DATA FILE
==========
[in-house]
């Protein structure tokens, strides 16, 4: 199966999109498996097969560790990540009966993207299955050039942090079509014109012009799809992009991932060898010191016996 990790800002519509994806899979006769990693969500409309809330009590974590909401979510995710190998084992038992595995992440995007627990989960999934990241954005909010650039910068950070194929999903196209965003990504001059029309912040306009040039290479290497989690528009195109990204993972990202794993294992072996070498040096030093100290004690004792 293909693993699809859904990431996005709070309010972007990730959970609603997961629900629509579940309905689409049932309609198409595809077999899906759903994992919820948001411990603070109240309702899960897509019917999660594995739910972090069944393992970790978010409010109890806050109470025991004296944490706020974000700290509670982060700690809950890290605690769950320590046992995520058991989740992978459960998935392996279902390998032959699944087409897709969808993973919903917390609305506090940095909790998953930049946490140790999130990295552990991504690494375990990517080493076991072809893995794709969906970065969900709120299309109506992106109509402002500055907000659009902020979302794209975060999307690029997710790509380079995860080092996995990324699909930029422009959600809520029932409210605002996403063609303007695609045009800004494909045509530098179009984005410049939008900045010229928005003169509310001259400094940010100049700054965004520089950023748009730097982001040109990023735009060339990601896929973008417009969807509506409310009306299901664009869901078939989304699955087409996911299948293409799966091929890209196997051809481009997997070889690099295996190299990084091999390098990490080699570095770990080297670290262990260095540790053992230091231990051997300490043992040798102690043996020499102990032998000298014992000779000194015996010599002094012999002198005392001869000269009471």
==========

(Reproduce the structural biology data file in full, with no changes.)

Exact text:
[in-house]
């Protein structure tokens, strides 16, 4: 199966999109498996097969560790990540009966993207299955050039942090079509014109012009799809992009991932060898010191016996 990790800002519509994806899979006769990693969500409309809330009590974590909401979510995710190998084992038992595995992440995007627990989960999934990241954005909010650039910068950070194929999903196209965003990504001059029309912040306009040039290479290497989690528009195109990204993972990202794993294992072996070498040096030093100290004690004792 293909693993699809859904990431996005709070309010972007990730959970609603997961629900629509579940309905689409049932309609198409595809077999899906759903994992919820948001411990603070109240309702899960897509019917999660594995739910972090069944393992970790978010409010109890806050109470025991004296944490706020974000700290509670982060700690809950890290605690769950320590046992995520058991989740992978459960998935392996279902390998032959699944087409897709969808993973919903917390609305506090940095909790998953930049946490140790999130990295552990991504690494375990990517080493076991072809893995794709969906970065969900709120299309109506992106109509402002500055907000659009902020979302794209975060999307690029997710790509380079995860080092996995990324699909930029422009959600809520029932409210605002996403063609303007695609045009800004494909045509530098179009984005410049939008900045010229928005003169509310001259400094940010100049700054965004520089950023748009730097982001040109990023735009060339990601896929973008417009969807509506409310009306299901664009869901078939989304699955087409996911299948293409799966091929890209196997051809481009997997070889690099295996190299990084091999390098990490080699570095770990080297670290262990260095540790053992230091231990051997300490043992040798102690043996020499102990032998000298014992000779000194015996010599002094012999002198005392001869000269009471």